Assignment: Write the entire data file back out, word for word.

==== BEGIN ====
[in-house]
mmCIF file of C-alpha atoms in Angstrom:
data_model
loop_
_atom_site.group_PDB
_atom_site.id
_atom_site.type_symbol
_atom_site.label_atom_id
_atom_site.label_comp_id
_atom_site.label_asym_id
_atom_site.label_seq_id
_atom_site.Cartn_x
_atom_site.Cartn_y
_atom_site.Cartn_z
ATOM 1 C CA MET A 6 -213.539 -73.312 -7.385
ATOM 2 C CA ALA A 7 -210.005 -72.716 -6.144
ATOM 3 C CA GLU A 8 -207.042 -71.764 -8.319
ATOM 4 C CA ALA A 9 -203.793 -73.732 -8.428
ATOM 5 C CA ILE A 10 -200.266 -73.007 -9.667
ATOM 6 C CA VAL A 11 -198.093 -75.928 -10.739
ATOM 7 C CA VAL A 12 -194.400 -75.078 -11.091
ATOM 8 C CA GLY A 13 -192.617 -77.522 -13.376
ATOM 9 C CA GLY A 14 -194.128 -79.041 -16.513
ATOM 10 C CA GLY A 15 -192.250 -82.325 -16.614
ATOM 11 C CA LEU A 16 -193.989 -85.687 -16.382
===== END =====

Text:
[in-house]
mmCIF file of C-alpha atoms in Angstrom:
data_model
loop_
_atom_site.group_PDB
_atom_site.id
_atom_site.type_symbol
_atom_site.label_atom_id
_atom_site.label_comp_id
_atom_site.label_asym_id
_atom_site.label_seq_id
_atom_site.Cartn_x
_atom_site.Cartn_y
_atom_site.Cartn_z
ATOM 1 C CA MET A 6 -213.539 -73.312 -7.385
ATOM 2 C CA ALA A 7 -210.005 -72.716 -6.144
ATOM 3 C CA GLU A 8 -207.042 -71.764 -8.319
ATOM 4 C CA ALA A 9 -203.793 -73.732 -8.428
ATOM 5 C CA ILE A 10 -200.266 -73.007 -9.667
ATOM 6 C CA VAL A 11 -198.093 -75.928 -10.739
ATOM 7 C CA VAL A 12 -194.400 -75.078 -11.091
ATOM 8 C CA GLY A 13 -192.617 -77.522 -13.376
ATOM 9 C CA GLY A 14 -194.128 -79.041 -16.513
ATOM 10 C CA GLY A 15 -192.250 -82.325 -16.614
ATOM 11 C CA LEU A 16 -193.989 -85.687 -16.382